The Court today acknowledges that the States “adopted the Mansfield rule as a matter of common law,” ante, at 6, but ascribes no significance to that fact. I would hold that it is dispositive. Our common-law history does not establish that—in either 1791 (when the Sixth Amendment was ratified) or 1868 (when the Fourteenth Amendment was ratified)—a defendant had the right to impeach a verdict with juror testimony of juror misconduct. In fact, it strongly suggests that such evidence was prohibited. In the absence of a definitive common-law tradition permitting impeachment by juror testimony, we have no basis to invoke a constitutional provision that merely “follow[s] out the established course of the common law in all trials for crimes,” 3 Story §1785, at 662, to overturn Colorado’s decision to preserve the no-impeachment rule, cf. Boumediene v. Bush, 553 U. S. 723 –833 (2008) (Scalia, J., dissenting).

*  *  *

Perhaps good reasons exist to curtail or abandon the no-impeachment rule. Some States have done so, see Appendix to majority opinion, ante, and others have not. Ultimately, that question is not for us to decide. It should be left to the political process described by Justice Alito. See post, at 5–7 (dissenting opinion). In its attempt to stimulate a “thoughtful, rational dialogue” on race relations, ante, at 21, the Court today ends the political process and imposes a uniform, national rule. The Constitution does not require such a rule. Neither should we.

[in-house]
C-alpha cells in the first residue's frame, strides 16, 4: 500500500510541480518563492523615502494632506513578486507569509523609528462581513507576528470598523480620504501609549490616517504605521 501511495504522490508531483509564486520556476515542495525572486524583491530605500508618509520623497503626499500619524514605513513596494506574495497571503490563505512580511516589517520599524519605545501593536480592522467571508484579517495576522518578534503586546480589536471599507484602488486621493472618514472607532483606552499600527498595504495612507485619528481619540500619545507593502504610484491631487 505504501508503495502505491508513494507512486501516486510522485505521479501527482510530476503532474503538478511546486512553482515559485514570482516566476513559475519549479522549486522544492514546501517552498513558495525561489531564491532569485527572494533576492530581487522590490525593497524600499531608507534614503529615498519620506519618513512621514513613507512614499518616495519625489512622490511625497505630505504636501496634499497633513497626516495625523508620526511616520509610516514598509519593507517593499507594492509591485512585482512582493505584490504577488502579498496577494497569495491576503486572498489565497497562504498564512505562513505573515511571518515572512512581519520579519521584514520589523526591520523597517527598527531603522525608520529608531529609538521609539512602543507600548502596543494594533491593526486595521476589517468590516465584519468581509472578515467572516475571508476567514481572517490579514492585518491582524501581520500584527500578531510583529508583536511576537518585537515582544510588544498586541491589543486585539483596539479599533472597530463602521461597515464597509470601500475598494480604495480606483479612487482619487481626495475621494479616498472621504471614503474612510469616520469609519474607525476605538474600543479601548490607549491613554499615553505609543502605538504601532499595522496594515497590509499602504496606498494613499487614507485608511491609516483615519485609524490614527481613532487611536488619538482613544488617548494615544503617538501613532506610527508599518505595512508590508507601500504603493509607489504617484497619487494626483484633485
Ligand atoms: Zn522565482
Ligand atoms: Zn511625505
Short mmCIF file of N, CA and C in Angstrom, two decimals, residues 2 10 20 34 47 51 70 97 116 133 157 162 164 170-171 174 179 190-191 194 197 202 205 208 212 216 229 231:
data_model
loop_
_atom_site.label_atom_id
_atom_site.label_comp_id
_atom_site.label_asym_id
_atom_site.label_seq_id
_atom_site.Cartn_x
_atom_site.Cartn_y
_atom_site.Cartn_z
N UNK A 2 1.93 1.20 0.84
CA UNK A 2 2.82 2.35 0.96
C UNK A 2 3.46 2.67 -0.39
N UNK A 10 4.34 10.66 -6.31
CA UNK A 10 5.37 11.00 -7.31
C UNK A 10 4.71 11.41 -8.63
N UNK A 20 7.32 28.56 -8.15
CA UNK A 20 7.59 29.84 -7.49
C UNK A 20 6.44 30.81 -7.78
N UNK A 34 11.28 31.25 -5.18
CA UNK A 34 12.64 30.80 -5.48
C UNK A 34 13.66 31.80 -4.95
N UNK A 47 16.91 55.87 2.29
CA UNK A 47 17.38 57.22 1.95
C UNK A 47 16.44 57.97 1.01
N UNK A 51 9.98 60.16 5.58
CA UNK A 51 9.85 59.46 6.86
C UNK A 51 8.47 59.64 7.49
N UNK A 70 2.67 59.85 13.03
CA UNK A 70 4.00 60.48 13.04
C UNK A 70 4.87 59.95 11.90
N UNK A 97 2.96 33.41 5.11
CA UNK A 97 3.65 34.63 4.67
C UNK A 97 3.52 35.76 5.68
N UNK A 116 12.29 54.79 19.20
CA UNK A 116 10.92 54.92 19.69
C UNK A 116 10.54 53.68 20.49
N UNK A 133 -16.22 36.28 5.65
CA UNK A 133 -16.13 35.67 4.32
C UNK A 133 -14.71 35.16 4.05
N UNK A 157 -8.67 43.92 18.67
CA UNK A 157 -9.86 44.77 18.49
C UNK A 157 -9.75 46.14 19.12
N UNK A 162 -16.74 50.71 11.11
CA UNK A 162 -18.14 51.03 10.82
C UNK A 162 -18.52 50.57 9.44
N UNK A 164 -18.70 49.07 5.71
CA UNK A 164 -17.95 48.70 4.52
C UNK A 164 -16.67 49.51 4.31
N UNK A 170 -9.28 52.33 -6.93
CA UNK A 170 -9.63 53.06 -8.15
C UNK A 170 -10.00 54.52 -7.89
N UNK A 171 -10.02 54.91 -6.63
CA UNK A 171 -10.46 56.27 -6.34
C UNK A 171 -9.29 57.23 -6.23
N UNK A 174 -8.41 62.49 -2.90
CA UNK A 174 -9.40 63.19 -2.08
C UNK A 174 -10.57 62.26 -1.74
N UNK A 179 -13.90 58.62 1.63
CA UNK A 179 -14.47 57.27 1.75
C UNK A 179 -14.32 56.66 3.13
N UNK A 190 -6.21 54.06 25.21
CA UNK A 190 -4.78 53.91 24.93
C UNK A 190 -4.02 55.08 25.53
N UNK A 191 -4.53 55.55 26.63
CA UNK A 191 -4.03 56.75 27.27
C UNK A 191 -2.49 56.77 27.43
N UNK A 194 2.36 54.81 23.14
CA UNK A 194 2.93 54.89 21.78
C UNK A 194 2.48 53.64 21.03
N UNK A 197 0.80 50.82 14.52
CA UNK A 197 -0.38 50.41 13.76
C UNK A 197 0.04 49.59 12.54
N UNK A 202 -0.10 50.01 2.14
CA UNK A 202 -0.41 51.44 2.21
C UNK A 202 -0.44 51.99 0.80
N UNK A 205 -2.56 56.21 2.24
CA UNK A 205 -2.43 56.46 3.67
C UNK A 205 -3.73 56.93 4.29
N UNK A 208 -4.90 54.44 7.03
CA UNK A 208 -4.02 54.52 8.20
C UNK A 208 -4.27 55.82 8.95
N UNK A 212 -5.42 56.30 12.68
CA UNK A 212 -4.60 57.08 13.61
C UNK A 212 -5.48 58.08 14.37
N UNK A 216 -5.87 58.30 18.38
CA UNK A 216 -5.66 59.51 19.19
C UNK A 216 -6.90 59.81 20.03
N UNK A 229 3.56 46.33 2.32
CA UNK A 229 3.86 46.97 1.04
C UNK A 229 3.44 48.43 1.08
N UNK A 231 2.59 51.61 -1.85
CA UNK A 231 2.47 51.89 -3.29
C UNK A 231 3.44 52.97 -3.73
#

I respectfully dissent.

1  Prior to 1770, it appears that juror affidavits were sometimes received to impeach a verdict on the ground of juror misbehavior, al-though only “with great caution.” McDonald v. Pless, 238 U. S. 264, 268 (1915) ; see, e.g., Dent v. The Hundred of Hertford, 2 Salk. 645, 91 Eng. Rep. 546 (K. B. 1696); Philips v. Fowler, Barnes. 441, 94 Eng. Rep. 994 (K. B. 1735). But “previous to our Revolution, and at least as early as 1770, the doctrine in England was distinctly ruled the other way, and has so stood ever since.” 3 T. Waterman, A Treatise on the Principles of Law and Equity Which Govern Courts in the Granting of New Trials in Cases Civil and Criminal 1429 (1855).
2  Although two States declined to follow the rule in the mid-19th century, see Wright v. Illinois & Miss. Tel. Co., 20 Iowa 195, 210 (1866); Perry v. Bailey, 12 Kan. 539, 544–545 (1874), “most of the state courts” had already “committed themselves upon the subject,” 8 Wigmore §2354, at 702.